Last Thursday, Iloilo Vice Gov. Rolex Suplico filed an impeachment complaint against Comelec Chair Benjamin Abalos for allegedly brokering the $329-million NBN-ZTE deal, after the bombshell revelations of Joey de Venecia and Romulo Neri that Abalos offered them hefty bribes for the deal to push through.
The impeachment complaint is significant in several ways.
First, it appears to be gaining the support of both opposition and administration members of the House. Among the first endorsers, in fact, were not only Bayan Muna Rep. Teodoro Casiño and Bukidnon Rep. Teofisto Guingona III, but also LDP stalwart and Zamboanga City Rep. Maria Isabelle Climaco.
Second, the Suplico complaint cited four out of the five possible constitutional grounds for impeachment – bribery, culpable violation of the Constitution, betrayal of public trust, and graft and corruption. Suplico said he did not include the fifth basis – treason – only because we are not at war. This shows the extent of public indignation at the brazenness of the corruption that we are now seeing in the case of the NBN-ZTE scandal.
Third, it appears that the complaint has a very strong case, not only because of the credibility of the two testimonies by De Venecia III and Neri and the extensive documentation about the deal, but also because Abalos has not really denied the most basic and damning fact: that he was indeed helping facilitate the NBN-ZTE deal. As stated in the 1,300-page complaint, “Abalos, at the very least, admitted to allowing ZTE officials to ‘foot the bill’ of his unofficial trips to China, and the expenses he incurred in these trips, including those for golf.”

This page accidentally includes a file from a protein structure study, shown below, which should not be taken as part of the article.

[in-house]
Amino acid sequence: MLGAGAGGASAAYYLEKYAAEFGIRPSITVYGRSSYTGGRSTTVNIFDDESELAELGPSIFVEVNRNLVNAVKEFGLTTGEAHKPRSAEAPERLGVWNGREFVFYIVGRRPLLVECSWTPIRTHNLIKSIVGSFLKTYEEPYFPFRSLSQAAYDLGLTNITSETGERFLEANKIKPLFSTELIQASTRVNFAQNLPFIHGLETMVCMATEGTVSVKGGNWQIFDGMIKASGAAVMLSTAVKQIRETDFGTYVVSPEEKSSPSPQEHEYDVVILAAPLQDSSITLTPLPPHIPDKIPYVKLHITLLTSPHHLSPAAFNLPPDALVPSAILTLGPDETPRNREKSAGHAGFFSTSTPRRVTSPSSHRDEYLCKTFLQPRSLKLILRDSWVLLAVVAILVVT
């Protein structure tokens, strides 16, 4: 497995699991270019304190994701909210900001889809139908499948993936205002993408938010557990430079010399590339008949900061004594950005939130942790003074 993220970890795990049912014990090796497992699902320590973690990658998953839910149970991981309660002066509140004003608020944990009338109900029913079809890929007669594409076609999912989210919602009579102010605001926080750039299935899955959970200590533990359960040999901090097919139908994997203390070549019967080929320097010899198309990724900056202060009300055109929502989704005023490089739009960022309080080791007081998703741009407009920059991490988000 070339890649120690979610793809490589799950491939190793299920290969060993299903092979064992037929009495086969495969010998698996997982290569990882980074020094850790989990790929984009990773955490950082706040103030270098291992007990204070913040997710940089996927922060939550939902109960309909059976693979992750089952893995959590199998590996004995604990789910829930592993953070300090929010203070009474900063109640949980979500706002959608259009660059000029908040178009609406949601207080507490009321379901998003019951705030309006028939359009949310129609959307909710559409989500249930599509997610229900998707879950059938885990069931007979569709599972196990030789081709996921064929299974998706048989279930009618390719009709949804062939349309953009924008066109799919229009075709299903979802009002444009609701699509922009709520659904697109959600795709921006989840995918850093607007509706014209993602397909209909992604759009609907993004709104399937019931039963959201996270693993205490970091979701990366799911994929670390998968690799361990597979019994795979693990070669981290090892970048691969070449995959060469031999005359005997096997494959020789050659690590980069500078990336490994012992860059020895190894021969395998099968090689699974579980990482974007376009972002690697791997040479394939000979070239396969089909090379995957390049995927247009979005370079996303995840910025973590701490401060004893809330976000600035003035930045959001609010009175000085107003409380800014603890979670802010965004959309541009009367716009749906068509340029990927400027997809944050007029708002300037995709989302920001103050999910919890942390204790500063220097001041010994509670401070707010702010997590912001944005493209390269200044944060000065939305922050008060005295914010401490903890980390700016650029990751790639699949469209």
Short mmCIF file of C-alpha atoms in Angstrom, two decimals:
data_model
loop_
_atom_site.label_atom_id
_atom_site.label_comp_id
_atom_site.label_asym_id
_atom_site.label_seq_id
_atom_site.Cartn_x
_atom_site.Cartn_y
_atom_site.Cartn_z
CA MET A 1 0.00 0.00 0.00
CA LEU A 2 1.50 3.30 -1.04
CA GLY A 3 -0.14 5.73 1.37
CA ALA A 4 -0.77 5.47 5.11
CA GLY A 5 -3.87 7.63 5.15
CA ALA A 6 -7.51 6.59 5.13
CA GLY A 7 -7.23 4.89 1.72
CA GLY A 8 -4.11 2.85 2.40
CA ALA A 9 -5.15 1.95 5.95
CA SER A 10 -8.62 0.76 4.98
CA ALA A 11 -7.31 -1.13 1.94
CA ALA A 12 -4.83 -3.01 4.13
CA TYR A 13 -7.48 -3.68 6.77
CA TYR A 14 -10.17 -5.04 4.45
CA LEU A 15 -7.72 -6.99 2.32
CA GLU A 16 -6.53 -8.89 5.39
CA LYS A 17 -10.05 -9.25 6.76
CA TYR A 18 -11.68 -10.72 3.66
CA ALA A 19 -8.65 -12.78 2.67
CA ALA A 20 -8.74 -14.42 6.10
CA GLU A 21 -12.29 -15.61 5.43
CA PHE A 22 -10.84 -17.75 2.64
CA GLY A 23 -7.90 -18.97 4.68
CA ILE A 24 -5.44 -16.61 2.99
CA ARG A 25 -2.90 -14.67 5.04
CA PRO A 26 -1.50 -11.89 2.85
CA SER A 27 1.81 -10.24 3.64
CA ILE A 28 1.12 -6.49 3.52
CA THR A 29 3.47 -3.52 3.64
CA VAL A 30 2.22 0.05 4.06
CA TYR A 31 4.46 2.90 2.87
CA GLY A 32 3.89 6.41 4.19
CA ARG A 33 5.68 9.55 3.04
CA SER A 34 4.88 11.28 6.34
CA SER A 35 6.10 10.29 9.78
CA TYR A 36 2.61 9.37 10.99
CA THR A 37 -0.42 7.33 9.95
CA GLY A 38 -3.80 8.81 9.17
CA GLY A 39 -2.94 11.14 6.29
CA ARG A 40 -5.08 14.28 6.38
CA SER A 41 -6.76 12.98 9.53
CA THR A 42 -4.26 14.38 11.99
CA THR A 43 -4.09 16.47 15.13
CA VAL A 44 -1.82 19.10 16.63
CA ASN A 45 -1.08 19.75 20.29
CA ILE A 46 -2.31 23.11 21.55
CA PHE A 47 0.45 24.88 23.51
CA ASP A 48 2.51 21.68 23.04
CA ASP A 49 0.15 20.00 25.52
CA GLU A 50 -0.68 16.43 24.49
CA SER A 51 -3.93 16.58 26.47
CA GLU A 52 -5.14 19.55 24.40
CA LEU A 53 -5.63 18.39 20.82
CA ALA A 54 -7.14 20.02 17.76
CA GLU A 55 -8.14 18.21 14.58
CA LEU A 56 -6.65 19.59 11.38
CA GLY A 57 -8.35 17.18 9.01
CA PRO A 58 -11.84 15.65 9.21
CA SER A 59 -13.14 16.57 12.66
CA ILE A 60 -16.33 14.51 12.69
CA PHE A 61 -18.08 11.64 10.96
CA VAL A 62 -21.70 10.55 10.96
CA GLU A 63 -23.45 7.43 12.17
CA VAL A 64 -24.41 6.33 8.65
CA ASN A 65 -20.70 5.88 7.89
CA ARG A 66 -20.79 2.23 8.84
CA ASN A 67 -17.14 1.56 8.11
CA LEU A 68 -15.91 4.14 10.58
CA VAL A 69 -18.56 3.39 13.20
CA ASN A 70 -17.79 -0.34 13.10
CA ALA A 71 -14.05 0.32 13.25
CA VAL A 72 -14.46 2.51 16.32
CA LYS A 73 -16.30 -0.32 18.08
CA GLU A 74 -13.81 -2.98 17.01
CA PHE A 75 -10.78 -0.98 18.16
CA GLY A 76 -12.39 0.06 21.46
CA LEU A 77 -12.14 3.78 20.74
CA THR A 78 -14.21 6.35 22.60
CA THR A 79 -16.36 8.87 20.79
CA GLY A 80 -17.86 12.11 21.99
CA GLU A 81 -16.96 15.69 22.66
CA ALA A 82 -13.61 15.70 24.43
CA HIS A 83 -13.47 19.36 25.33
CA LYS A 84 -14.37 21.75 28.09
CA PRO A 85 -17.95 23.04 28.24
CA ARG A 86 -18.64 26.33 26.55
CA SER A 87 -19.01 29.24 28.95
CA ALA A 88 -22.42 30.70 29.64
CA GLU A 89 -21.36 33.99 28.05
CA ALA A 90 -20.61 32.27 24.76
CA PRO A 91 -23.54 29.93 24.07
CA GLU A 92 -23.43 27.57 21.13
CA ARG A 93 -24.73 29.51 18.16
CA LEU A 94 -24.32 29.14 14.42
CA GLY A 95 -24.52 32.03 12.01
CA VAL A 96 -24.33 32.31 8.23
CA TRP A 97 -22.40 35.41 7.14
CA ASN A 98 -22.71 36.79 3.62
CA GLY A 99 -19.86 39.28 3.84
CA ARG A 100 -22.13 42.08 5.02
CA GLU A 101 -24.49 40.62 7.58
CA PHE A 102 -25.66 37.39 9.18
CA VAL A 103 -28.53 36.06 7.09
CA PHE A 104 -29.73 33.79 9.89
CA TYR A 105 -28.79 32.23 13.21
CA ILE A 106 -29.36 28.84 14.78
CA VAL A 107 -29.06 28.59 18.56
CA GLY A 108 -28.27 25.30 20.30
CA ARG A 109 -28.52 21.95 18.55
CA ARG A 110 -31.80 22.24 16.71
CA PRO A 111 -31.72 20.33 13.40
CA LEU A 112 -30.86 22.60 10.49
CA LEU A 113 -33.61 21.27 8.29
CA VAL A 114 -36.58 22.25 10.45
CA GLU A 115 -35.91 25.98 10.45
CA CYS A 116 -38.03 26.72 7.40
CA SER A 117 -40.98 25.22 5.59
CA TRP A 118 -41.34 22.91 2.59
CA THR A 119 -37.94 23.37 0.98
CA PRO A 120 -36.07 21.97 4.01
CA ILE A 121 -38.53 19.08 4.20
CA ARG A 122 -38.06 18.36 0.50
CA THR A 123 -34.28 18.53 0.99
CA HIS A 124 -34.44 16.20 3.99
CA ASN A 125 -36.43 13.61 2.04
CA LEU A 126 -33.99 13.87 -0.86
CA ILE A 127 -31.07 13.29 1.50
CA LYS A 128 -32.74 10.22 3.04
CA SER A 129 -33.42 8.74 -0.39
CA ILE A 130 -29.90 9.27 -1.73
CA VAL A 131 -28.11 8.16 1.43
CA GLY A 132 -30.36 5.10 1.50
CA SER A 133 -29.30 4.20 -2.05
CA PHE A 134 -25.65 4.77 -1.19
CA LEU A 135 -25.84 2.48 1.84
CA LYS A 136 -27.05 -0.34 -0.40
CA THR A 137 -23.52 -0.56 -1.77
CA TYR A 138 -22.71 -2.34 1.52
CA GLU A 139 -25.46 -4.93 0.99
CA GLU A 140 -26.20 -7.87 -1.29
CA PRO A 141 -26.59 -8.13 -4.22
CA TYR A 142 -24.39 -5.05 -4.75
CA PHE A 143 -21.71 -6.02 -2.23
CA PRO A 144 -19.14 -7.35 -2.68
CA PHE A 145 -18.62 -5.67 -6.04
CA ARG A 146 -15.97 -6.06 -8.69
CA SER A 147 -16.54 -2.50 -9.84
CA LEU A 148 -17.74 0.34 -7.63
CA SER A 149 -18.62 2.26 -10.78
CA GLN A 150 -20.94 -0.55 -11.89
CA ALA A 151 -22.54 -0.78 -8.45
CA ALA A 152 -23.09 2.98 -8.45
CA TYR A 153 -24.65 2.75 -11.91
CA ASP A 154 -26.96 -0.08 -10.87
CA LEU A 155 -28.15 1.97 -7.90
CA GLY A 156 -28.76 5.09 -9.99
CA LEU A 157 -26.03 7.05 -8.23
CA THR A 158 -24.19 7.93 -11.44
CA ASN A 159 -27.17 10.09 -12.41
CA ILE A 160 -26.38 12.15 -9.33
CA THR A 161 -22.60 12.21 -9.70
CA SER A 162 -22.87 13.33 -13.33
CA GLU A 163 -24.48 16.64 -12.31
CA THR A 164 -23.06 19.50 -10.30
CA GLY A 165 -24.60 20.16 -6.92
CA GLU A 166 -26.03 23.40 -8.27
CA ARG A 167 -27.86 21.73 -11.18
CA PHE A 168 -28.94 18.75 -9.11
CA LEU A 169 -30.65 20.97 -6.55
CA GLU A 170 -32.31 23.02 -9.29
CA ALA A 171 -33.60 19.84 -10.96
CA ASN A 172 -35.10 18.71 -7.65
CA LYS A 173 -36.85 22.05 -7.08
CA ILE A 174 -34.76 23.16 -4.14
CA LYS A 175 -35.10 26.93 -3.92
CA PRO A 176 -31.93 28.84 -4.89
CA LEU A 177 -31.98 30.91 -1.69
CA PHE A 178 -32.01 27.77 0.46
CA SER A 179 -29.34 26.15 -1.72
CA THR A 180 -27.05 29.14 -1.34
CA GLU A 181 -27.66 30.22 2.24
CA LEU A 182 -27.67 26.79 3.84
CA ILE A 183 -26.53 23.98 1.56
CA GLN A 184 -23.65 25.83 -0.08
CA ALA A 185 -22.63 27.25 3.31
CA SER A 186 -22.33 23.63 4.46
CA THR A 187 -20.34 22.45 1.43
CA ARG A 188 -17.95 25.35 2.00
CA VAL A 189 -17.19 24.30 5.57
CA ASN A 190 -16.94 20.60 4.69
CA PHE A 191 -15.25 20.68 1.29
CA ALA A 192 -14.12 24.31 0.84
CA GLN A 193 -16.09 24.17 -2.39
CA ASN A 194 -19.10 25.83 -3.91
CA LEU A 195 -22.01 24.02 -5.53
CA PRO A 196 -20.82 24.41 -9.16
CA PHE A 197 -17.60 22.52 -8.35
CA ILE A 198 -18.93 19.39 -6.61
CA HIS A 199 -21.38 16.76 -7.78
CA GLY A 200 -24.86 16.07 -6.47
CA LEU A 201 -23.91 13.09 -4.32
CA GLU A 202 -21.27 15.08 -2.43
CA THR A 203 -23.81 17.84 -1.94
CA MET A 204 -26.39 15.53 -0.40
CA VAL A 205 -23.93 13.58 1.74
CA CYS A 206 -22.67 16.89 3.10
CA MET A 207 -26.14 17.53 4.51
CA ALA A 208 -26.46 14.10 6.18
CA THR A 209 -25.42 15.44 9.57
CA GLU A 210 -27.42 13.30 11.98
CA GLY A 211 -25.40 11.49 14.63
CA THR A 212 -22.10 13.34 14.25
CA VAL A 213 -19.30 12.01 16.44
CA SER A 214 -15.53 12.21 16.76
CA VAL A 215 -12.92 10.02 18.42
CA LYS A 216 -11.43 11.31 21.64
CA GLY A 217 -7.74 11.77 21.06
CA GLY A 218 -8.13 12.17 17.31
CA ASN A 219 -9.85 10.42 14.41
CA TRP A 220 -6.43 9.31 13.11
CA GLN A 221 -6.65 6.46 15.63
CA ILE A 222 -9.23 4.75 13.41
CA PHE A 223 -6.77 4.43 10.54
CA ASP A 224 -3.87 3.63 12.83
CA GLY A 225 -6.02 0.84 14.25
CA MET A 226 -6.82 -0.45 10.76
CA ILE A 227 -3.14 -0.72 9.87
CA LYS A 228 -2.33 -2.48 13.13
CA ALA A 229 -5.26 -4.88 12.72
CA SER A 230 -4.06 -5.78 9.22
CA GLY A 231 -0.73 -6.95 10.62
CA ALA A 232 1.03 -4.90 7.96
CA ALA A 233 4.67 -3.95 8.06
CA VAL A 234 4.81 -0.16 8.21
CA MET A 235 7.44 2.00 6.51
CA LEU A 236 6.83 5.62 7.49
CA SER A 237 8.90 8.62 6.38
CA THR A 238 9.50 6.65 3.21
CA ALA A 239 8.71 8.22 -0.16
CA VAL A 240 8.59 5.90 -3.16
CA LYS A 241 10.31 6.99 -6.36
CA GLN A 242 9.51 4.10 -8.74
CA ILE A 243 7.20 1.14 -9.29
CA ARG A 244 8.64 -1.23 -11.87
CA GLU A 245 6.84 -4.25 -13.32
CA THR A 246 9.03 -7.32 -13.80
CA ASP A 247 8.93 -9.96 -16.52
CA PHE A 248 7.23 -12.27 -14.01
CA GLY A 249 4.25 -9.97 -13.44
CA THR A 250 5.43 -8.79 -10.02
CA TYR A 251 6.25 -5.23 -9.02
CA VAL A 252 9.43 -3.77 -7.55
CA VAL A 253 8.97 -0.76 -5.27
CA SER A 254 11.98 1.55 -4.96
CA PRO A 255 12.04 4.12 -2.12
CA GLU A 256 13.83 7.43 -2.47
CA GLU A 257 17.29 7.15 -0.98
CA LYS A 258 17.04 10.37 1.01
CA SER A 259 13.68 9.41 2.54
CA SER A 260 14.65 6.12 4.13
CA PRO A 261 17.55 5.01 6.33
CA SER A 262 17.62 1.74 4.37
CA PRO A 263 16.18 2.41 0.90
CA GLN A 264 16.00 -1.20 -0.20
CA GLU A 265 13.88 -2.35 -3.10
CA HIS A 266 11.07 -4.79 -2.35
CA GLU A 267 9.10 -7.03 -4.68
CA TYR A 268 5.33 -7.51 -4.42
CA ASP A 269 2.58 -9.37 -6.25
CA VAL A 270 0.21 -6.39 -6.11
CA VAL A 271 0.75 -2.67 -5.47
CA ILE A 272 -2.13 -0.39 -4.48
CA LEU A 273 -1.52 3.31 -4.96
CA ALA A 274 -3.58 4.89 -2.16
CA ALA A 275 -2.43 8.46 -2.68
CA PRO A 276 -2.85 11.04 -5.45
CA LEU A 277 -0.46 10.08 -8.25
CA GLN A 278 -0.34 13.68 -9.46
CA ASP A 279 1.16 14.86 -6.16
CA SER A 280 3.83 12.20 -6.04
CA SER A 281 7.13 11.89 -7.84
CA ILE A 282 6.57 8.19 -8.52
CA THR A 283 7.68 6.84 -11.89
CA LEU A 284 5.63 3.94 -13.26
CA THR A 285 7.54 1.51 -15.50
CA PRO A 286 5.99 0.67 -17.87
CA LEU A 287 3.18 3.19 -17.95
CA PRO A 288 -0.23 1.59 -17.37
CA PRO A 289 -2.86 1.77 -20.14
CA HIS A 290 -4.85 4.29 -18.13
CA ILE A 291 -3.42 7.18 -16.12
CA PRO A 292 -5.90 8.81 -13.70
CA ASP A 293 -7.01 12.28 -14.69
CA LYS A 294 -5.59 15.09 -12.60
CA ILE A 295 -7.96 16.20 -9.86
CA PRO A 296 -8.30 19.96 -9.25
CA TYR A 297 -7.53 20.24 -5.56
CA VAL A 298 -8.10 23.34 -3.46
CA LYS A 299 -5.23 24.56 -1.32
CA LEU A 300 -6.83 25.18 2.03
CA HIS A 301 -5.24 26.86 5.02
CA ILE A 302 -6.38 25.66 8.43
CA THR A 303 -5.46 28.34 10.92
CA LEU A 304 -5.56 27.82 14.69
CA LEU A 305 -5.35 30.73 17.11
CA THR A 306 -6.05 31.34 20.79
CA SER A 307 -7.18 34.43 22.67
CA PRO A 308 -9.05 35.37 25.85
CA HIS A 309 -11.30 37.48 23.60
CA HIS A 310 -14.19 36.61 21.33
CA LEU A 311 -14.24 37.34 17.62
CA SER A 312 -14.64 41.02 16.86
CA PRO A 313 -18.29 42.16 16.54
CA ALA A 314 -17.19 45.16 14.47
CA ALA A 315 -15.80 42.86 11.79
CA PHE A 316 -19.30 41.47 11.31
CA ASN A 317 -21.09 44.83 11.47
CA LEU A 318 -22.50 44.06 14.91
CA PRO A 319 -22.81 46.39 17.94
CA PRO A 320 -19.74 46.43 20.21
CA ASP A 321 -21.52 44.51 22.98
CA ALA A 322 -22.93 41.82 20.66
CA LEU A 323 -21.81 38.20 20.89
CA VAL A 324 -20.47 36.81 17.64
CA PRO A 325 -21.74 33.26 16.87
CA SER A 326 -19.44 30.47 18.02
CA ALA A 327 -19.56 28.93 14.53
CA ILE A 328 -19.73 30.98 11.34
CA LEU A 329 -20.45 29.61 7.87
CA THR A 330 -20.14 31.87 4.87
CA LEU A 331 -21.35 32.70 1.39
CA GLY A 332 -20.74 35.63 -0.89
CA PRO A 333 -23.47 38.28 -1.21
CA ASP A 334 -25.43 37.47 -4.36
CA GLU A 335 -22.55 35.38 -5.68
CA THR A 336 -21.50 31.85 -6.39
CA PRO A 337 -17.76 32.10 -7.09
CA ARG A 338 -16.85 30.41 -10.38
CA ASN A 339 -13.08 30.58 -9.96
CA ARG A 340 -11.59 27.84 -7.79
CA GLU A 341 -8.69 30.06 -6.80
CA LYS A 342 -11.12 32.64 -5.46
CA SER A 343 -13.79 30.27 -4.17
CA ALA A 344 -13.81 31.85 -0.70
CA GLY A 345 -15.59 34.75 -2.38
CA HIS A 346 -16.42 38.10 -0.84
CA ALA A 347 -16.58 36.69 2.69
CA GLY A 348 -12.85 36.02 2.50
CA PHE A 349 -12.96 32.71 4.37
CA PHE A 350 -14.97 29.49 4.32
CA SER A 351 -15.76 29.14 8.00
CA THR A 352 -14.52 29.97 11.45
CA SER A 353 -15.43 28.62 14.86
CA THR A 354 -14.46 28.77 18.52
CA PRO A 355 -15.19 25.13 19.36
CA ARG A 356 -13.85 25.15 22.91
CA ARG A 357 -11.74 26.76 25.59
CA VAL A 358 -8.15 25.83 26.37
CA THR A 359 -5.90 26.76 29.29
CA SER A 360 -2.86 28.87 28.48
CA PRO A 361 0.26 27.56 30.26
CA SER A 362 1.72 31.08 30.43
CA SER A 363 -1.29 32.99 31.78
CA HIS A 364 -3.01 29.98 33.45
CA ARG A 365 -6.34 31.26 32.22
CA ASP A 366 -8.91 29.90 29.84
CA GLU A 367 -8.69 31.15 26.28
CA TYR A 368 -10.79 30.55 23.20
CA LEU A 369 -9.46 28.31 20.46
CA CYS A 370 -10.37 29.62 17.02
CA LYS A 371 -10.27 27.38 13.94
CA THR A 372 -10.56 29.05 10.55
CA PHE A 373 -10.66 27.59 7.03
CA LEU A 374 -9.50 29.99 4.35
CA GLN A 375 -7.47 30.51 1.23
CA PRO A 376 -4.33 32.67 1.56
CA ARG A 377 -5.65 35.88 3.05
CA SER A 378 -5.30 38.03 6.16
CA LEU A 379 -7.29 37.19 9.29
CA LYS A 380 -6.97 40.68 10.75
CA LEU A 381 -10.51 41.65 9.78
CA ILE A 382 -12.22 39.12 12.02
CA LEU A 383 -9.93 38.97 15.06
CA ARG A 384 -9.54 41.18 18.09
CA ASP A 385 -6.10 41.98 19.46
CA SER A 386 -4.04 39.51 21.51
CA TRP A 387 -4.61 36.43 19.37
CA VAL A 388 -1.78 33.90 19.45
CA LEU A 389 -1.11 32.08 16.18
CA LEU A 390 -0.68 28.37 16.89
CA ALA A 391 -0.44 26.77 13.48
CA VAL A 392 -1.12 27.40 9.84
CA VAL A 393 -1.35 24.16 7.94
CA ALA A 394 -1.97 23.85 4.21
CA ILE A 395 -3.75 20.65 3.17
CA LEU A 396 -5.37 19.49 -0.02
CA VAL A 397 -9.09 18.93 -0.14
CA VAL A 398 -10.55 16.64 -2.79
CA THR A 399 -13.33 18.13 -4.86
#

In short, this is one case where impeachment has a great chance of reaching the stage of Senate trial, and from there, the looming possibility of successfully kicking out a top official of a Constitutional body like the Comelec.
Some would like to throw cold water on the impeachment move, saying that Abalos is due to retire in February 2008 anyway, and the House may not have enough time to tackle the complaint and have it brought to Senate trial before he retires.
But this is a cynical, insulting, and idiotic argument that slaps all of us in the face. It is like saying that we should stop filing charges of rape against a man who violated his own daughter, since the man is due to permanently leave the household anyway.
If at all, the fact that Abalos will retire after five months should all the more stoke the fires in every self-respecting citizen and honest public official to pursue impeachment with utmost haste, so that the biggest culprits cannot get away on their so-called “golden parachutes” to enjoy their peaceful retirement.
Even if the impeachment case does not prosper as expected, the effort of further unearthing the details of the questionable NBN-ZTE deal will have been worth it, since these will be useful in filing criminal charges against Abalos when he retires.
Finally, there are rumors that Abalos is being set up as the scapegoat to draw unwanted fire away from GMA and the First Gentleman. If true, let us hope that Abalos “the scapegoat” will find it in his mind to finally divulge all he knows about the deal, and let the chips fall where it may.
In short, corrupt officials – however high they sit on the ladder of officialdom – must be taught a painful lesson that they cannot get away with brazen violations of law. And for GMA and her close coterie, the NBN-ZTE scandal is becoming a nightmare that refuses to go away, and is in fact closing in on them. #